Let G be a polyhedron (or polyhedral graph), each of whose faces is bounded by a pentagon or a hexagon

(i) Use Euler's formula to show that G must have at least 12 pentagonal faces
(ii) Prove, in addition, that if there are exactly three faces meeting at each vertex, then G has exactly 12 pentagonal faces.

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A corollary to Euler's Formula states that for a polyhedral graph with n vertices, m edges, and f faces, that $\displaystyle n - m + f = 2. $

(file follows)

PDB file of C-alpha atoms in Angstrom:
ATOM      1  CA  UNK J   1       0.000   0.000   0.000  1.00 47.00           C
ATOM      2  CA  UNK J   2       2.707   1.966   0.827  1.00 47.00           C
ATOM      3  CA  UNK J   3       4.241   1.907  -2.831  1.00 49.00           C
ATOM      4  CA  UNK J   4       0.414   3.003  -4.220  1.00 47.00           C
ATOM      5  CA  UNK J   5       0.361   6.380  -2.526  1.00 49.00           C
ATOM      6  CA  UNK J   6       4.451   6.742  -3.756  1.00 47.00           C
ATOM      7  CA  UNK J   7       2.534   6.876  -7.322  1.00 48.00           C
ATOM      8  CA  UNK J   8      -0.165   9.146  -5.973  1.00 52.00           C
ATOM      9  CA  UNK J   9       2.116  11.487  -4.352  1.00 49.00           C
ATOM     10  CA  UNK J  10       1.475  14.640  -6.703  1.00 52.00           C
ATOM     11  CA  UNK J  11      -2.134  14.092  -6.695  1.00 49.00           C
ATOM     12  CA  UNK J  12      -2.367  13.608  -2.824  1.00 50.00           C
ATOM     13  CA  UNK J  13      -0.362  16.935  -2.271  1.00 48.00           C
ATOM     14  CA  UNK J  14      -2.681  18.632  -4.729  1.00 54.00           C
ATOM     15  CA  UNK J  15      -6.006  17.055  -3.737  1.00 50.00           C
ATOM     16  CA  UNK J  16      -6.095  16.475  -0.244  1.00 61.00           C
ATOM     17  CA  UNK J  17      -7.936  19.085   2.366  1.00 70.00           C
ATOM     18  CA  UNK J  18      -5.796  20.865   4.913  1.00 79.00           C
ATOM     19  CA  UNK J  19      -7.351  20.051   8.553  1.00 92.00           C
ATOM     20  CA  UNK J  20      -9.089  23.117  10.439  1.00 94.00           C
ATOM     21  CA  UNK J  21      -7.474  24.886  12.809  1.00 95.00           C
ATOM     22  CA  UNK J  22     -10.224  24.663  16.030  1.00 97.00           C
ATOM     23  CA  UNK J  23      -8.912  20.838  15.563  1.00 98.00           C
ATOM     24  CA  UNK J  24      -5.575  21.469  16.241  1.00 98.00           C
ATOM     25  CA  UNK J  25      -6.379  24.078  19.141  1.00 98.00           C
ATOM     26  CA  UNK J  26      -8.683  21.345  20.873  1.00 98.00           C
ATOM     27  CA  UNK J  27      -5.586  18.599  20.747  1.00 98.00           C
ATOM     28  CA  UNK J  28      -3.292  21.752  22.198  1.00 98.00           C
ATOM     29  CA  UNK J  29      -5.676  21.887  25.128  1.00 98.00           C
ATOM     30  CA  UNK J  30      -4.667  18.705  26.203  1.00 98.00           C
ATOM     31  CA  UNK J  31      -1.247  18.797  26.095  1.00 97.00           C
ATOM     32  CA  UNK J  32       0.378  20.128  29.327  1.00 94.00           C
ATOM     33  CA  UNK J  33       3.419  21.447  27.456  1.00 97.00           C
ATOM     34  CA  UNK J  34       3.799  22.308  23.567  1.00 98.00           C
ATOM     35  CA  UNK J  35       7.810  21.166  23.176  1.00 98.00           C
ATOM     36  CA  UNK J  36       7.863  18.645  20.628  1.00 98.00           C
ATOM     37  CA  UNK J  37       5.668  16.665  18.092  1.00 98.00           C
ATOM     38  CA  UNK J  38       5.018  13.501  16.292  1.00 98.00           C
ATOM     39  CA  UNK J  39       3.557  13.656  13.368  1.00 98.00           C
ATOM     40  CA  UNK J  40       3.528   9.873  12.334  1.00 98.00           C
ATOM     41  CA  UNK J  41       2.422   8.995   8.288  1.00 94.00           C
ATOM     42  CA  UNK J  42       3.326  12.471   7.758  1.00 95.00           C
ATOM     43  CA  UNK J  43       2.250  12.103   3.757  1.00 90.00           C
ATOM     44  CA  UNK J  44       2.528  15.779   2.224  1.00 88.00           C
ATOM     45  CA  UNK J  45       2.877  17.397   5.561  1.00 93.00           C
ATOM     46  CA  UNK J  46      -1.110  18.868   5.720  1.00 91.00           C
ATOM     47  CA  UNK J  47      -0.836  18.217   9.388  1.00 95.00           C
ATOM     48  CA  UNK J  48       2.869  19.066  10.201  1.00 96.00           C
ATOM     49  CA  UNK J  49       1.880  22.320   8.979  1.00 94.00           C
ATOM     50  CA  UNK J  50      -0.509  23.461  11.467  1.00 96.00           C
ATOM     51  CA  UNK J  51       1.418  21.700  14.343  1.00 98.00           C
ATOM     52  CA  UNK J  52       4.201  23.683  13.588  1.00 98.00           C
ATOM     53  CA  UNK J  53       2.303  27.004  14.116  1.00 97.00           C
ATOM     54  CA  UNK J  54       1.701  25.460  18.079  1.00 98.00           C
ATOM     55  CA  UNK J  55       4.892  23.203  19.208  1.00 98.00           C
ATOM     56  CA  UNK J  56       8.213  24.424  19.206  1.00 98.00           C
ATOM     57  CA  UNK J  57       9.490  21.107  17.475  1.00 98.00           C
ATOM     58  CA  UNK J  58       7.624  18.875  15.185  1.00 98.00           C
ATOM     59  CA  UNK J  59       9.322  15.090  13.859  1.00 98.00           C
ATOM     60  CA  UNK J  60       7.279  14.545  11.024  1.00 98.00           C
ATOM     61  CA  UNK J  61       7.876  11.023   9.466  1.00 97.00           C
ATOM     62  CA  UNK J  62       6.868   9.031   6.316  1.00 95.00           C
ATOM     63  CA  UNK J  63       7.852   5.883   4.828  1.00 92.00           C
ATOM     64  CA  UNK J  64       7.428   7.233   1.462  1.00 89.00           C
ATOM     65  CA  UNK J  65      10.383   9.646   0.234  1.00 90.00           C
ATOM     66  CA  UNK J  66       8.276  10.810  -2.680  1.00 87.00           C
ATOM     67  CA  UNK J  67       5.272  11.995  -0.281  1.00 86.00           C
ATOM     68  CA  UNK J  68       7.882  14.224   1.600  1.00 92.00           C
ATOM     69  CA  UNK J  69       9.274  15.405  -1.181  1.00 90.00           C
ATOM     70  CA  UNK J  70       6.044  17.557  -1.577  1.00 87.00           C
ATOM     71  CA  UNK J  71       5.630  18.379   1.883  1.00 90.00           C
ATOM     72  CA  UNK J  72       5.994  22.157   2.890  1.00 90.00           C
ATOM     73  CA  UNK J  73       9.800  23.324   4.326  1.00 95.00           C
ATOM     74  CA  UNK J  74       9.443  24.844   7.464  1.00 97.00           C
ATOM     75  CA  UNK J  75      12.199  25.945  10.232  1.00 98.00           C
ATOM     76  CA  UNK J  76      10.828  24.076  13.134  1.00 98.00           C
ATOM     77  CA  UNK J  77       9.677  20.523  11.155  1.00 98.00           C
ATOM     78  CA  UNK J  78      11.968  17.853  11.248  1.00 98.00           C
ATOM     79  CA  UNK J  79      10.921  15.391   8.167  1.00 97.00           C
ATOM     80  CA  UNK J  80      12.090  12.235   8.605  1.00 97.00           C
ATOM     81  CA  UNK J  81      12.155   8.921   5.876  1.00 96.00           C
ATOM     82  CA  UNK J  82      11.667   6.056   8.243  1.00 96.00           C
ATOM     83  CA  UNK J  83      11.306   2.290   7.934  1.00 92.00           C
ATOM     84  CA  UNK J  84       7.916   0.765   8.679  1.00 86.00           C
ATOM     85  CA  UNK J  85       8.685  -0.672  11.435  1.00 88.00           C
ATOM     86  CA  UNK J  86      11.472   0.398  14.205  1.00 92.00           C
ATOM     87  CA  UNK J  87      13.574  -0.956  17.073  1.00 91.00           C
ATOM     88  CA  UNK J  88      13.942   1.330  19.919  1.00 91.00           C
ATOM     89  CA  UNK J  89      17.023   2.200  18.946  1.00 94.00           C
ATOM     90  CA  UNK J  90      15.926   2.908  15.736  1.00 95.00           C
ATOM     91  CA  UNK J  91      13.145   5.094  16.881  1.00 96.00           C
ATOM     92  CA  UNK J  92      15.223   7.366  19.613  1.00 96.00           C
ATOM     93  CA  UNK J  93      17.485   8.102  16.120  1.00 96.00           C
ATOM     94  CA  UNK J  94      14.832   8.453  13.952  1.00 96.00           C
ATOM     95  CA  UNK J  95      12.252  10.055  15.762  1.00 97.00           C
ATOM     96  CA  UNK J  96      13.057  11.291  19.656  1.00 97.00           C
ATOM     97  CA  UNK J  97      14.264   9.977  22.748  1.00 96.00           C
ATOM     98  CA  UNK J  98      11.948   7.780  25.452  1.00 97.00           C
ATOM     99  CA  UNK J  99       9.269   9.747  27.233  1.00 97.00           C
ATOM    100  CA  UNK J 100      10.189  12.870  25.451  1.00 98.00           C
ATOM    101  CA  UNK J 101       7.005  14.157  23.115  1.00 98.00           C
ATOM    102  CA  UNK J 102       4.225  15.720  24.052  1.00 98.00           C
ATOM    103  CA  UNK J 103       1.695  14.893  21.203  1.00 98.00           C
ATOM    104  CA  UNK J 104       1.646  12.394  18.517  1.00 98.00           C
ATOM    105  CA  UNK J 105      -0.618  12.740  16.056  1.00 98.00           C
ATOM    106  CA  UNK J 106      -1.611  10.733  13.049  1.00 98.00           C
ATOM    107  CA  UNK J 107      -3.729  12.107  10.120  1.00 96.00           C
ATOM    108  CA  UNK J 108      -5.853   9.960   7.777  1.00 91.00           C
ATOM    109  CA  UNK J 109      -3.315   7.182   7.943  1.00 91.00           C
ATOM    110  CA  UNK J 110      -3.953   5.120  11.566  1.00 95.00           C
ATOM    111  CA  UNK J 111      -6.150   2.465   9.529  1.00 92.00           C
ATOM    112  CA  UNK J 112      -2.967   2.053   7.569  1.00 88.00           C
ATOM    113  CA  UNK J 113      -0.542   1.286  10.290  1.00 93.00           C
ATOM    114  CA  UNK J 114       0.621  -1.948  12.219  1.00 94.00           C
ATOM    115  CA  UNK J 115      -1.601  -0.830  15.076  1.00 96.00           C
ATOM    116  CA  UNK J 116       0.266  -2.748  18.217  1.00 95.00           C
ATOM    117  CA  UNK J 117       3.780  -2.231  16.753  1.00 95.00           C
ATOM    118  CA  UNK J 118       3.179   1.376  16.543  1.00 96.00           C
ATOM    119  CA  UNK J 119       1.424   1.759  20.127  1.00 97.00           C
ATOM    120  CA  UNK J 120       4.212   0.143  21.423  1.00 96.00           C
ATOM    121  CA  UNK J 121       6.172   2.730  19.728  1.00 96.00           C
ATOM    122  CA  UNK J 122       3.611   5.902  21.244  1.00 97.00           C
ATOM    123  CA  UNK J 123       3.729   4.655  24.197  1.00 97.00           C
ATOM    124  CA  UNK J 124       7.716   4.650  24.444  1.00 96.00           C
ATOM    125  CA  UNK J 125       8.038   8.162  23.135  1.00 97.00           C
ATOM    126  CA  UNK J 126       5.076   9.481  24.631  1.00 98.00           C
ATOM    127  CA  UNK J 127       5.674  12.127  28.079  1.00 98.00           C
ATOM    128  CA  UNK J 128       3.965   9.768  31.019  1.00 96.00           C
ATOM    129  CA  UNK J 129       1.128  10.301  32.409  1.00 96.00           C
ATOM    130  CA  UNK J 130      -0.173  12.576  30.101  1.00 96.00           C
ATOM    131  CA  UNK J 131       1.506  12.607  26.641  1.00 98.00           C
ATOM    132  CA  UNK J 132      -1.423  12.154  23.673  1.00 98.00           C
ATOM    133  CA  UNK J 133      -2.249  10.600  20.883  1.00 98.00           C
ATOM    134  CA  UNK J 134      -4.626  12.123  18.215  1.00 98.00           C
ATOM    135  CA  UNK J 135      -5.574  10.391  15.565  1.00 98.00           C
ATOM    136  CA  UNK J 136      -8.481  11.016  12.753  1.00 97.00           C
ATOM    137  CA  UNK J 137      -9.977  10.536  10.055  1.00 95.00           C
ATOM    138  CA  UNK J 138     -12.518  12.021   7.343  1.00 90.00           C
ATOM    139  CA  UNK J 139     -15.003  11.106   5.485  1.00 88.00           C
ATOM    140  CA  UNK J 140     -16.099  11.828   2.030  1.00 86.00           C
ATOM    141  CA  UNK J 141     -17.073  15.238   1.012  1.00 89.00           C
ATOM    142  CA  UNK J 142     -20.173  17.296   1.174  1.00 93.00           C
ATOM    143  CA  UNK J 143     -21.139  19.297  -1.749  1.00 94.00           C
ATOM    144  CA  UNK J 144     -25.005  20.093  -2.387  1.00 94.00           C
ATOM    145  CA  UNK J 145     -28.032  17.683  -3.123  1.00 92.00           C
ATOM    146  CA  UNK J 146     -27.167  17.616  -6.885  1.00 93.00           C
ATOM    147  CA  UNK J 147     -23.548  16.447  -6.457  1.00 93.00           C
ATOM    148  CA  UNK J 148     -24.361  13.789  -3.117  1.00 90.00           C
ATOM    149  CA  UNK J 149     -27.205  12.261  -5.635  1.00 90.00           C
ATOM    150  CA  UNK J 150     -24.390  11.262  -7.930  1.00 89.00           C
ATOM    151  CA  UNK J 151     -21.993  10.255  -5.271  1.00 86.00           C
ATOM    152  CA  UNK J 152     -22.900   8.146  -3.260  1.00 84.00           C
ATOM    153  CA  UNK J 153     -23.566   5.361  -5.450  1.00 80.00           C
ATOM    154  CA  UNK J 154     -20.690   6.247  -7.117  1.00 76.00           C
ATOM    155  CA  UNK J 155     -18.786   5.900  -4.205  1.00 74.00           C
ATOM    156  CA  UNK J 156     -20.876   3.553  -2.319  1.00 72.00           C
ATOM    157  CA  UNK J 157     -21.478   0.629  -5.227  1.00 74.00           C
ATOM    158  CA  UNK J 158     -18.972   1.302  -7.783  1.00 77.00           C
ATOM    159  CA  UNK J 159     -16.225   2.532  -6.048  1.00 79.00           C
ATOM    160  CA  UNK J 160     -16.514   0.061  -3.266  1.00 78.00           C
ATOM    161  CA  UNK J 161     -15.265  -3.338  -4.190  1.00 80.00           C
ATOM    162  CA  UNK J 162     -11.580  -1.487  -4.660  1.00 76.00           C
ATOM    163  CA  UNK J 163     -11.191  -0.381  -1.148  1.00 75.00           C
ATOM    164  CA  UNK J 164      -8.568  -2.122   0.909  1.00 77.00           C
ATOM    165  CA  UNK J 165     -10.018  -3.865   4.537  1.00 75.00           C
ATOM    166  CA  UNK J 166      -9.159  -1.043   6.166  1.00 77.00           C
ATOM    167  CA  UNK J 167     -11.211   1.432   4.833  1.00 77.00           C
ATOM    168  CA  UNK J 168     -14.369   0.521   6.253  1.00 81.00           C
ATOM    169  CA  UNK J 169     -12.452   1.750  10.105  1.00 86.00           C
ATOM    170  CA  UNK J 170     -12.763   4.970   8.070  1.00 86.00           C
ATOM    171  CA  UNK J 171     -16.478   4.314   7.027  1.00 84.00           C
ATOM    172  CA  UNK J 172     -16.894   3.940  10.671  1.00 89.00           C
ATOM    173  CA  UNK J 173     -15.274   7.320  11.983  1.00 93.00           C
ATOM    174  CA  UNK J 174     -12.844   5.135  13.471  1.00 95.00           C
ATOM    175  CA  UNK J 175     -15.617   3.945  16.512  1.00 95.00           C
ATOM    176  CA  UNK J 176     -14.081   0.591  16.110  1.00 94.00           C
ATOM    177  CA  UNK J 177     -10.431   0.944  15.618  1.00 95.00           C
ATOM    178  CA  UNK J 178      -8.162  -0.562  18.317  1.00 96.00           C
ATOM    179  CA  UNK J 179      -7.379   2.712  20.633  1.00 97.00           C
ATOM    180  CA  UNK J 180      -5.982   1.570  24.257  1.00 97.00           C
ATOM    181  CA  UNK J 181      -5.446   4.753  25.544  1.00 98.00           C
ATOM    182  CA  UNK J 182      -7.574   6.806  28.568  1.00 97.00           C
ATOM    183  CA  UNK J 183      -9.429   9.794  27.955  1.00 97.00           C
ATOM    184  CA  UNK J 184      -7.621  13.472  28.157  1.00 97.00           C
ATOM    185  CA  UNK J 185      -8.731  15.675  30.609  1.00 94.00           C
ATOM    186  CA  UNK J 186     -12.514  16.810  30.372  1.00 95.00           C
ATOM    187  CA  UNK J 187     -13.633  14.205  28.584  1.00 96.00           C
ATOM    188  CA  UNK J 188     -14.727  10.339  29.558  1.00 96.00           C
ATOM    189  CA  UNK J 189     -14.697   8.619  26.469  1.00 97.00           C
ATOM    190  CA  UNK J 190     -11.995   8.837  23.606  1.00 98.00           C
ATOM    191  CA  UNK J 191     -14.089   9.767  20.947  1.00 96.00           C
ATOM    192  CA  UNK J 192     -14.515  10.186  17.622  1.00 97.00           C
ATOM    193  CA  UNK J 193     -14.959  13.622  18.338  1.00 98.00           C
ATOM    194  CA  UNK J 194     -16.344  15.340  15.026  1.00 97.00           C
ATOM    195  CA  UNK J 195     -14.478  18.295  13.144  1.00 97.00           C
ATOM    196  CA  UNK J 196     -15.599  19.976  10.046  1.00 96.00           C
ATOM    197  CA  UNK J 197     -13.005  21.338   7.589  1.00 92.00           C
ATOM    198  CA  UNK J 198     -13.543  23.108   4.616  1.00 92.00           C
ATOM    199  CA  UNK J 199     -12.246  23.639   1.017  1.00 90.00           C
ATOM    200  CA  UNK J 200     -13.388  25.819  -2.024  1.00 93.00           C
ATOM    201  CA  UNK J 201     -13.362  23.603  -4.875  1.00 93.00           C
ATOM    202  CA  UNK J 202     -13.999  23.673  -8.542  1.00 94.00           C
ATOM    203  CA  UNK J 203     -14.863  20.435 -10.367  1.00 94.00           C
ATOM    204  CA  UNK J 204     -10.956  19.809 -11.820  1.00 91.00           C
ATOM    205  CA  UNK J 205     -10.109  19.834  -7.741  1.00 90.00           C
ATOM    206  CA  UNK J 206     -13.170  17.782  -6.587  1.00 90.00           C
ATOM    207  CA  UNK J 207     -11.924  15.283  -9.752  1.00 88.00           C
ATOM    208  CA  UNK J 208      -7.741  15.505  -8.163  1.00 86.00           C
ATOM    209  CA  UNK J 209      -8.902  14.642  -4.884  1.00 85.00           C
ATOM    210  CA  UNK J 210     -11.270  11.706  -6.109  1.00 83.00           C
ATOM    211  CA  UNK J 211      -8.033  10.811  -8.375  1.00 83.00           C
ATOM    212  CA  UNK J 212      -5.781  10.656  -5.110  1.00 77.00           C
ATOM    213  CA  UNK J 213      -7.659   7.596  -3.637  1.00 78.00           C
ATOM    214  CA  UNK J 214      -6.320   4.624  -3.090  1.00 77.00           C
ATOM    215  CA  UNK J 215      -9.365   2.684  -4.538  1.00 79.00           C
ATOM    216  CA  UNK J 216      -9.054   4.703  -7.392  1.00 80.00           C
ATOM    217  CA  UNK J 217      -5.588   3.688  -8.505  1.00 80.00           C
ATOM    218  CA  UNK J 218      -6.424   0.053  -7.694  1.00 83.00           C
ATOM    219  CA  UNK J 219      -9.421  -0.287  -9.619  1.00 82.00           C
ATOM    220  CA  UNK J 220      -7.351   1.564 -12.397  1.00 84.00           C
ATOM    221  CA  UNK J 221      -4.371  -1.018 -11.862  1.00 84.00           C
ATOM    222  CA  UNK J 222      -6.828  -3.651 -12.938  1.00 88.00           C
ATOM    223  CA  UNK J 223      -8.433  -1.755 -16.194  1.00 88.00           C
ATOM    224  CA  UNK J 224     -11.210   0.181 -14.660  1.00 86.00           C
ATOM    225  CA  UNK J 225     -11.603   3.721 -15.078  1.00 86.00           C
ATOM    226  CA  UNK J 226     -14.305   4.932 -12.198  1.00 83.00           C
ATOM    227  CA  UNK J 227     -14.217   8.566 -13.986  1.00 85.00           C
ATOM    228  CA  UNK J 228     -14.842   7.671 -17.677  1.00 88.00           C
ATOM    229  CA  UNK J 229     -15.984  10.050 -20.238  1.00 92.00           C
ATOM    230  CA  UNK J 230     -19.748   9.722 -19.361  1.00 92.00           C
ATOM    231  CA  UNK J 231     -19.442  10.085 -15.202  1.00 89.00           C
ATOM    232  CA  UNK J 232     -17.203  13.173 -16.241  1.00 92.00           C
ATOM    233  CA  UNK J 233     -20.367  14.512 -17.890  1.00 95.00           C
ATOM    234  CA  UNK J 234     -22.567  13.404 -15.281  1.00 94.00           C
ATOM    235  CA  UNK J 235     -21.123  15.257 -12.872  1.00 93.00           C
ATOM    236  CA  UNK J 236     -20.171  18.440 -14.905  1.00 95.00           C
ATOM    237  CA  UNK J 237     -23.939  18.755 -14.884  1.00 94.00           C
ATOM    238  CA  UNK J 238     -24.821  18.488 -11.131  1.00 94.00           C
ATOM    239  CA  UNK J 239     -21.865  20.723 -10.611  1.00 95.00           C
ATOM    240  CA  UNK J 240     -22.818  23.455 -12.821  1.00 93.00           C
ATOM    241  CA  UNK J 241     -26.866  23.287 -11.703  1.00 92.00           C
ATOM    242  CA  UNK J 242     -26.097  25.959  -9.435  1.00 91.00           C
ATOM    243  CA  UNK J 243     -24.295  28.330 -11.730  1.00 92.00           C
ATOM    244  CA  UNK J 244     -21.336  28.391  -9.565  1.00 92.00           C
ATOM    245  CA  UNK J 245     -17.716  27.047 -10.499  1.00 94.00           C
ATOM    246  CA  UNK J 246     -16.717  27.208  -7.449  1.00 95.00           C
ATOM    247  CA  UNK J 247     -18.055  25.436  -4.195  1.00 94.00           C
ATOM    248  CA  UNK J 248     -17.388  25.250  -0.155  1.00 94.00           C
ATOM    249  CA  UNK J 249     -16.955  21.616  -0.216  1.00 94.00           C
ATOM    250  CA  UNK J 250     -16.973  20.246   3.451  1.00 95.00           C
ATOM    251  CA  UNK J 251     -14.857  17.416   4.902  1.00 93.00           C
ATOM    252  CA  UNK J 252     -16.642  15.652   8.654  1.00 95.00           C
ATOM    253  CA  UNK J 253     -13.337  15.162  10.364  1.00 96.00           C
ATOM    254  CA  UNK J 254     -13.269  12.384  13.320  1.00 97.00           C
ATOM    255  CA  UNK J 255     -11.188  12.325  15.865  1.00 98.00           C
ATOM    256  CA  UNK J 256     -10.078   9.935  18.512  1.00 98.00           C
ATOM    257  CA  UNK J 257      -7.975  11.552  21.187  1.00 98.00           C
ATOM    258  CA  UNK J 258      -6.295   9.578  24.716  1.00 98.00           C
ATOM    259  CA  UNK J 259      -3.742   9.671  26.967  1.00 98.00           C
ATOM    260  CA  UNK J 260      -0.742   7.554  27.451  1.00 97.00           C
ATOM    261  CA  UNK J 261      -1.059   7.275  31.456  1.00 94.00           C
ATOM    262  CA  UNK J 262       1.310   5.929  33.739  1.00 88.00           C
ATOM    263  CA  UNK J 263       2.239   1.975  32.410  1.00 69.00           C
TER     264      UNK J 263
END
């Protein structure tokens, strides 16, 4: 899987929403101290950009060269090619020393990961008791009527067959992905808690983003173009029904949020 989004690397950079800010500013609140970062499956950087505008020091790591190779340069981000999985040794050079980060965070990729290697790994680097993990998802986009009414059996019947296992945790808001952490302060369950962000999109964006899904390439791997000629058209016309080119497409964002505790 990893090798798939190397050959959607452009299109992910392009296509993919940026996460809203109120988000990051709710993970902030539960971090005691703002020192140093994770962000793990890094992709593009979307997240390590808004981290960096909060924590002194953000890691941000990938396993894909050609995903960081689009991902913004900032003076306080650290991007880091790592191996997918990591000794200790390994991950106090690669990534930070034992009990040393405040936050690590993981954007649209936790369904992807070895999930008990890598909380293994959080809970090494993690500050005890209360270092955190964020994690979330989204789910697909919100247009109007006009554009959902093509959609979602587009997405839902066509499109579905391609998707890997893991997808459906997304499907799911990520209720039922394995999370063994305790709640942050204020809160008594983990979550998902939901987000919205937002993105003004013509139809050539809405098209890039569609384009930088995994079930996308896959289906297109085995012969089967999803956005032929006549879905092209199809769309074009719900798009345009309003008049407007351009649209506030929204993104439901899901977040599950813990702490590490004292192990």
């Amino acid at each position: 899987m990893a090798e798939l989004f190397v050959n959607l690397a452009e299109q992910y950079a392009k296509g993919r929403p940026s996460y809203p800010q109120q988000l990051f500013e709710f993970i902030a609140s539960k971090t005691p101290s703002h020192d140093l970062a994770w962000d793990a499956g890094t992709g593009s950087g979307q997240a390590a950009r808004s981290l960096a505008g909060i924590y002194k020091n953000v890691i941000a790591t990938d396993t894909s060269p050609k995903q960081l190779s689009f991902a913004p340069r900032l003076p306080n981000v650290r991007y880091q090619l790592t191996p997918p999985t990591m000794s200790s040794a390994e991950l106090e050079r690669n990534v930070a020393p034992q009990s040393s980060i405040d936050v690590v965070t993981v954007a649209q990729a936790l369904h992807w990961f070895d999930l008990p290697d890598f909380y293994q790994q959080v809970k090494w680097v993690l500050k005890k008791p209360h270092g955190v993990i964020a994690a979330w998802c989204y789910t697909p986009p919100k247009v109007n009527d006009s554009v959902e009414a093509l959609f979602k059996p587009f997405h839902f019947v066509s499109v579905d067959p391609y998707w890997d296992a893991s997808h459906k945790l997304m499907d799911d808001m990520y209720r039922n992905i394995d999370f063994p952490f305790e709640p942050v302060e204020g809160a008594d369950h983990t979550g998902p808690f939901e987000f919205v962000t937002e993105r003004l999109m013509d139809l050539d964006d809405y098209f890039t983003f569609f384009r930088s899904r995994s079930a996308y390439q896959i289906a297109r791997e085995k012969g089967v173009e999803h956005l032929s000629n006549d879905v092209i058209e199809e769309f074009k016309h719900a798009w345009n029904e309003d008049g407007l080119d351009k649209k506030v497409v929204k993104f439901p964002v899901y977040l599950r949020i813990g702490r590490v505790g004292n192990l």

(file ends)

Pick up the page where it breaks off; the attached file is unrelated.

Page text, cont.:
I also know that since each face is bounded by at least 5 edges, that it follows that counting up the edges around each face that $\displaystyle 5f \leq 2m $ since each edge bounds two faces, but then I get

$\displaystyle 5(2-n+m) \leq 2m $
$\displaystyle 10 - 5n + 3m \leq 0$

but I can't see how this helps. Am I doing something wrong? Any help on (i) will be appreciated. After that, I'll try (ii) on my own.